Animations of CO2 concentration in the free troposphere, as simulated by NOAA's ESRL CarbonTracker.

This interactive map allows the user to explore projected alterations of land surfaces in coastal communities, based on different scenarios of sea level changes over time.

An activity focusing on black carbon. This activity explores the impacts of the use of wood, dung, and charcoal for fuel, all which generate black carbon, in developing countries.

In this activity, students critically evaluate the arguments about climate change raised in a climate contrarian newspaper op-ed. This exercise is intended to strengthen student critical thinking and content knowledge at the end of unit on the climate system.

Video introduces wind energy research at the National Renewable Energy Lab (NREL) and provides an overview of the NREL Wind Technology Center near Boulder, Colorado.

This video reviews key points as well as pros and cons of nuclear power.

In this activity, students download historic temperature datasets and then graph and compare with different locations. As an extension, students can download and examine data sets for other sites to compare the variability of changes at different distinct locations, and it is at this stage where learning can be individualized and very meaningful.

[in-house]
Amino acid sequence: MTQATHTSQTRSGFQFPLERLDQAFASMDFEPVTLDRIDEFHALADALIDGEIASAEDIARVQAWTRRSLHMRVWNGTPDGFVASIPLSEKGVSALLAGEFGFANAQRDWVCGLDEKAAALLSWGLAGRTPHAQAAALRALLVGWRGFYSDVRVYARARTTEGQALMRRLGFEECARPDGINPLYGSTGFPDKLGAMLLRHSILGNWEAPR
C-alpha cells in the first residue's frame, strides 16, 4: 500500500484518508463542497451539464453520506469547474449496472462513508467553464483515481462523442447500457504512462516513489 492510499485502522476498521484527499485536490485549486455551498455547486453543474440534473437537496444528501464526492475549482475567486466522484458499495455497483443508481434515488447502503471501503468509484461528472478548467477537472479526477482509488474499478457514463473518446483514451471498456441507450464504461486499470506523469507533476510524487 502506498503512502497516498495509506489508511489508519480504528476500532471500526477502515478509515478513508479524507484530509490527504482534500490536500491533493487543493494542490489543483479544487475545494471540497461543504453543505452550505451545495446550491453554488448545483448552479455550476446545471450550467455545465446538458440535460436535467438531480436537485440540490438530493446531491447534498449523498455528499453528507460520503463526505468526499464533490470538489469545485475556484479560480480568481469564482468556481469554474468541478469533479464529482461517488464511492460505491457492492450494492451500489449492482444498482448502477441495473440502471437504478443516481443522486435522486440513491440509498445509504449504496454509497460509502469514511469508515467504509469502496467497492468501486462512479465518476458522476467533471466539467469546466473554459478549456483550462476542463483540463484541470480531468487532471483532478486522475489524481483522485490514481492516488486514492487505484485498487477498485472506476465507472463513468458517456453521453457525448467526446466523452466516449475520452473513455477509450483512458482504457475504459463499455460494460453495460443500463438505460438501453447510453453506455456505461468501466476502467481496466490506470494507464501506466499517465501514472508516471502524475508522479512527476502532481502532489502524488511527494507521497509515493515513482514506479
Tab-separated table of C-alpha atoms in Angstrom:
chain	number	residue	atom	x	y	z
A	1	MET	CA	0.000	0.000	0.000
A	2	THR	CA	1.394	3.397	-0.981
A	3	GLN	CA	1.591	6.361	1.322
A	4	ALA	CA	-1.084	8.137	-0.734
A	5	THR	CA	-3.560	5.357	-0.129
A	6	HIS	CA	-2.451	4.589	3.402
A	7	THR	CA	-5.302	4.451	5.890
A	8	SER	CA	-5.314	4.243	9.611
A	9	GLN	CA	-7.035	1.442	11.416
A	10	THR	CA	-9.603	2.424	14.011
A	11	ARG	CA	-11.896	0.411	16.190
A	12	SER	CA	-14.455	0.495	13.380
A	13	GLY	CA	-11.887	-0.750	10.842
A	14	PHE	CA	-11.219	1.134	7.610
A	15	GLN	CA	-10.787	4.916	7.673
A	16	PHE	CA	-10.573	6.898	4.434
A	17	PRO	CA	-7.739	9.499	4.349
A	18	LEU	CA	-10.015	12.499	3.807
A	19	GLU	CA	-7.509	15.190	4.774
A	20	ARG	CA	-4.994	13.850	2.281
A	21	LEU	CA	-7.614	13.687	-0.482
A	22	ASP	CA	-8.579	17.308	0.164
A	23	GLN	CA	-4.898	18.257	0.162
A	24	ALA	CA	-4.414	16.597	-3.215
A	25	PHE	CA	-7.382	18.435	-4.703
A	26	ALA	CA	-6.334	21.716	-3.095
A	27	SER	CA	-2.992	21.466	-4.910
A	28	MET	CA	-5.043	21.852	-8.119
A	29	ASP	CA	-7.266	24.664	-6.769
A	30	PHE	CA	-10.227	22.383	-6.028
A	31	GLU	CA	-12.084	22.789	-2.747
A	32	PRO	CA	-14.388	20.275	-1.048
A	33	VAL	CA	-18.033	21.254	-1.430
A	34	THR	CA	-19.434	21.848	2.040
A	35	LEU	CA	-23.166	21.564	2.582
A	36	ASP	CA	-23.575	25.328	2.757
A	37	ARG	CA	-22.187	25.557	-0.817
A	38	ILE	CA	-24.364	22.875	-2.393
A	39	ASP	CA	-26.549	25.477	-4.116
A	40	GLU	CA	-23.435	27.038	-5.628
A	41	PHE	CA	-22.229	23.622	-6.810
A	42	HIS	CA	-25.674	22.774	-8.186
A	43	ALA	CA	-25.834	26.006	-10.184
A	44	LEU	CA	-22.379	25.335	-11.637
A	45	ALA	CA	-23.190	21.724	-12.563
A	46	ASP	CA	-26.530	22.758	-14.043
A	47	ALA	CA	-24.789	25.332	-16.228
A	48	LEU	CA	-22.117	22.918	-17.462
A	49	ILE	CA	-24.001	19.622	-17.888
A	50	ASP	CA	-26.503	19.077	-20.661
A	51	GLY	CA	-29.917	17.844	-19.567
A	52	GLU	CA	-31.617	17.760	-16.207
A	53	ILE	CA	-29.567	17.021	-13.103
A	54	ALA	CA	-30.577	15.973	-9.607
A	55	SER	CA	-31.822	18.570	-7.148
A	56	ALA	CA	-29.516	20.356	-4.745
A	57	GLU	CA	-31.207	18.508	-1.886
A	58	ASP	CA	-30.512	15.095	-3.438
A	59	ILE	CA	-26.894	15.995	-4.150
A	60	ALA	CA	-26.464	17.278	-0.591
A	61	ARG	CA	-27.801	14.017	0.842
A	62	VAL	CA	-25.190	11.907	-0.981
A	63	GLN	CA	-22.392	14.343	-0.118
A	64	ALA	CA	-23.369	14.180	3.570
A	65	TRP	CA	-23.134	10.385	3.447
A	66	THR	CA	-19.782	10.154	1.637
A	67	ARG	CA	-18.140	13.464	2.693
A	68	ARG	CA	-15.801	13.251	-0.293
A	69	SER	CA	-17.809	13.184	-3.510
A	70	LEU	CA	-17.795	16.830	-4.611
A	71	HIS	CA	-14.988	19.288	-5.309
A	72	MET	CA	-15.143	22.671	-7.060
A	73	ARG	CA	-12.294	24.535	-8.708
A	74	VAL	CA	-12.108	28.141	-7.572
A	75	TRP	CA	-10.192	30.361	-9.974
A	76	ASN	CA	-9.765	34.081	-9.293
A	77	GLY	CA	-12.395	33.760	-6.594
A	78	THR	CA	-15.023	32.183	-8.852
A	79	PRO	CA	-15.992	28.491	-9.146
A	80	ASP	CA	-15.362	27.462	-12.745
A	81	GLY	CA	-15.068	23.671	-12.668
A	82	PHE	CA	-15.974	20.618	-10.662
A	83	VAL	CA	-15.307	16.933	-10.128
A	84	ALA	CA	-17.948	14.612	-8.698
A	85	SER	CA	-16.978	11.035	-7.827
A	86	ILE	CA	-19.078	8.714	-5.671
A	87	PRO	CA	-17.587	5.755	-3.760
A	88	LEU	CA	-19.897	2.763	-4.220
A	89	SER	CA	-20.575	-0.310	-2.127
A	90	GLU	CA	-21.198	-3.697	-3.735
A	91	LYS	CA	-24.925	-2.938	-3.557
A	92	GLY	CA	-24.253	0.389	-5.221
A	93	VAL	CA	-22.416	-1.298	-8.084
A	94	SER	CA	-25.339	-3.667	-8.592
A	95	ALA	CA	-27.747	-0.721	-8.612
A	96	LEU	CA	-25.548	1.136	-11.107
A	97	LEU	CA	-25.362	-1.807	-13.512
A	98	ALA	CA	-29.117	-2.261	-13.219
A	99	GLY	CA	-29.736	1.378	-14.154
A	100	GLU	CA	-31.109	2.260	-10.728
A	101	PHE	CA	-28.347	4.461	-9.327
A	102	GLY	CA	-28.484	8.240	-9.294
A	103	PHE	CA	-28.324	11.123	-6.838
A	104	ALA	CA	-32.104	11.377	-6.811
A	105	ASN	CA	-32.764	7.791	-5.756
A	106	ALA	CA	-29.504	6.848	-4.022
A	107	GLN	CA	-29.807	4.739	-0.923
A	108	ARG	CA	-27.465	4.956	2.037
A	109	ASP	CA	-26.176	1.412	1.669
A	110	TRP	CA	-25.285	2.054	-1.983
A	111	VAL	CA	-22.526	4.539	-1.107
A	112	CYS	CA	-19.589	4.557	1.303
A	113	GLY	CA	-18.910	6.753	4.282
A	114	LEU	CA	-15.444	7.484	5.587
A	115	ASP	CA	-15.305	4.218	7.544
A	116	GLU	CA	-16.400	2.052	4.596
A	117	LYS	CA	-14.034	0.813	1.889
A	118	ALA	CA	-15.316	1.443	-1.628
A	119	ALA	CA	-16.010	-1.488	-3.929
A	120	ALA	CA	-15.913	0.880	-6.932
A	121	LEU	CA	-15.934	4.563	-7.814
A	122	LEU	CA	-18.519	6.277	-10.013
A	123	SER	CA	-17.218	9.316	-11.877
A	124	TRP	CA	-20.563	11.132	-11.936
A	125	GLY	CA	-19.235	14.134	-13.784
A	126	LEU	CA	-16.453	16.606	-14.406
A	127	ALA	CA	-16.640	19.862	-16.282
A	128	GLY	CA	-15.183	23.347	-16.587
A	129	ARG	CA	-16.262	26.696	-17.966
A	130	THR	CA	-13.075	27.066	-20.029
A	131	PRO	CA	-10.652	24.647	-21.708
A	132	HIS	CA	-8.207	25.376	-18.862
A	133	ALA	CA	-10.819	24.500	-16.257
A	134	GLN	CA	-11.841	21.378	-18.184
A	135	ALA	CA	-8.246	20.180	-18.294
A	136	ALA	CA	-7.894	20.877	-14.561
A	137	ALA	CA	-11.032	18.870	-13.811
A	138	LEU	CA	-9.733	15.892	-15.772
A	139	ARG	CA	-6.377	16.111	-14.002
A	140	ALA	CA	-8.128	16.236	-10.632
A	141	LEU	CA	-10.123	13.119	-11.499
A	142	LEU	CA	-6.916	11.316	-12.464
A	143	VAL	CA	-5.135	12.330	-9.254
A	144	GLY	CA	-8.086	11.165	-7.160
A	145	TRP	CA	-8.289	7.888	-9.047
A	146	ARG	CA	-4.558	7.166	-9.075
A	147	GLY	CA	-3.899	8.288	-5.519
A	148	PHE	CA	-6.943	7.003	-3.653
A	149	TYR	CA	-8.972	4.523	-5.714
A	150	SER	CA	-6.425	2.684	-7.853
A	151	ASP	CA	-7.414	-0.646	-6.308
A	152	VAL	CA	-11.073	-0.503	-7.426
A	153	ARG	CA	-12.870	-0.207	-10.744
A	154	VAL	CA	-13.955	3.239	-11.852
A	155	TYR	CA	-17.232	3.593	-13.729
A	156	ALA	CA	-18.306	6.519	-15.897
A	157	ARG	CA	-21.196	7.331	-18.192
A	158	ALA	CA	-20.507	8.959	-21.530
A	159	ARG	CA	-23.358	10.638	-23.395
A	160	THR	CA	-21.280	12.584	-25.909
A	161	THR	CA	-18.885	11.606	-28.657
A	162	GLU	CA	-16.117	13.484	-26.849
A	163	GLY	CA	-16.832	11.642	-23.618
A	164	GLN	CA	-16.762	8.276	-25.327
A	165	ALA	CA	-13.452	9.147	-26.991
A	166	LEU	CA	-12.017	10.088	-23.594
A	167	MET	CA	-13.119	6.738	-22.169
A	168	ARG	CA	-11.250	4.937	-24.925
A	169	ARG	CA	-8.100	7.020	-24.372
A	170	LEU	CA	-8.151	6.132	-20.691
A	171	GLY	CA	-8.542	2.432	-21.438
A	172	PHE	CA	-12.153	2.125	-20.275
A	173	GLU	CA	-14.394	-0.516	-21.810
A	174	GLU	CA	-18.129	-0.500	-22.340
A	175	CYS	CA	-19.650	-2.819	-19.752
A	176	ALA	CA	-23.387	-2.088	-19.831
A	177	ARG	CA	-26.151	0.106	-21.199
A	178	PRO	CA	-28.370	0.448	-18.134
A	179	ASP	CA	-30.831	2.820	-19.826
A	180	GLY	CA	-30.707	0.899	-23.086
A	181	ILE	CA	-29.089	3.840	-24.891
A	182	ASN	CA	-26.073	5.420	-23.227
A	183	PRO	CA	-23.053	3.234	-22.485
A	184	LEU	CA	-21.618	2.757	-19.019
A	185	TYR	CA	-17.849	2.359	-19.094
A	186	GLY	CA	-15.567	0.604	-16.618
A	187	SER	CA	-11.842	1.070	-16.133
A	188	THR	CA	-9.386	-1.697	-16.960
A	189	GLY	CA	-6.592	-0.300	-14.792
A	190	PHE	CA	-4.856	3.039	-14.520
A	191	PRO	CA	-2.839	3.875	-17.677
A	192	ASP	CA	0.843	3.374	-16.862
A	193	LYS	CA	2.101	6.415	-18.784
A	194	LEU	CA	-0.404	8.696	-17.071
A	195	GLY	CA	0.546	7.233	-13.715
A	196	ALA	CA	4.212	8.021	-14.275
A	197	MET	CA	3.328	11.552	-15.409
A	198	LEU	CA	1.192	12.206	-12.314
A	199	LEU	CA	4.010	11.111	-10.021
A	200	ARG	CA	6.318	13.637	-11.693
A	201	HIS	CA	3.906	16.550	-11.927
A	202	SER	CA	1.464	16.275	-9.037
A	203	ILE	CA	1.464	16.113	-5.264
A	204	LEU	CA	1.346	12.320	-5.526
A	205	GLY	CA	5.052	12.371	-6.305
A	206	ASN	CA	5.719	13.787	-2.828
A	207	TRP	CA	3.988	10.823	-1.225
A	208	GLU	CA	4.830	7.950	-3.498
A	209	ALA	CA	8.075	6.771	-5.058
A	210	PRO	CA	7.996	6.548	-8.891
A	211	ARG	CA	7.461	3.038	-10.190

This animated slideshow introduces biodiesel as a fuel alternative. With concern about the use of petroleum-based fuels at an all-time high, biodiesel is experiencing a popularity surge. And algaeâotherwise known to some as pond scumâ are grabbing headlines as the next potential biodiesel superstar. But how and why do algae make oil? And why do they make so much of it? In this audio slide show, U.C. Berkeley's Kris Niyogi describes the process and its potential.

The Electricity data browser allows individuals and organizations to create, download, or view graphs, reports and tables based on energy data sets for 2001-2013 from the US Energy Information Administration. Data sets include generation and consumption, sales, costs and quality. Can choose various ways to represent these data sets. Note: This site is being updated based on feedback from users.

In this activity, students explore the increase in atmospheric carbon dioxide over the past 40 years with an interactive online model. They use the model and observations to estimate present emission rates and emission growth rates. The model is then used to estimate future levels of carbon dioxide using different future emission scenarios. These different scenarios are then linked by students to climate model predictions also used by the Intergovernmental Panel on Climate Change.

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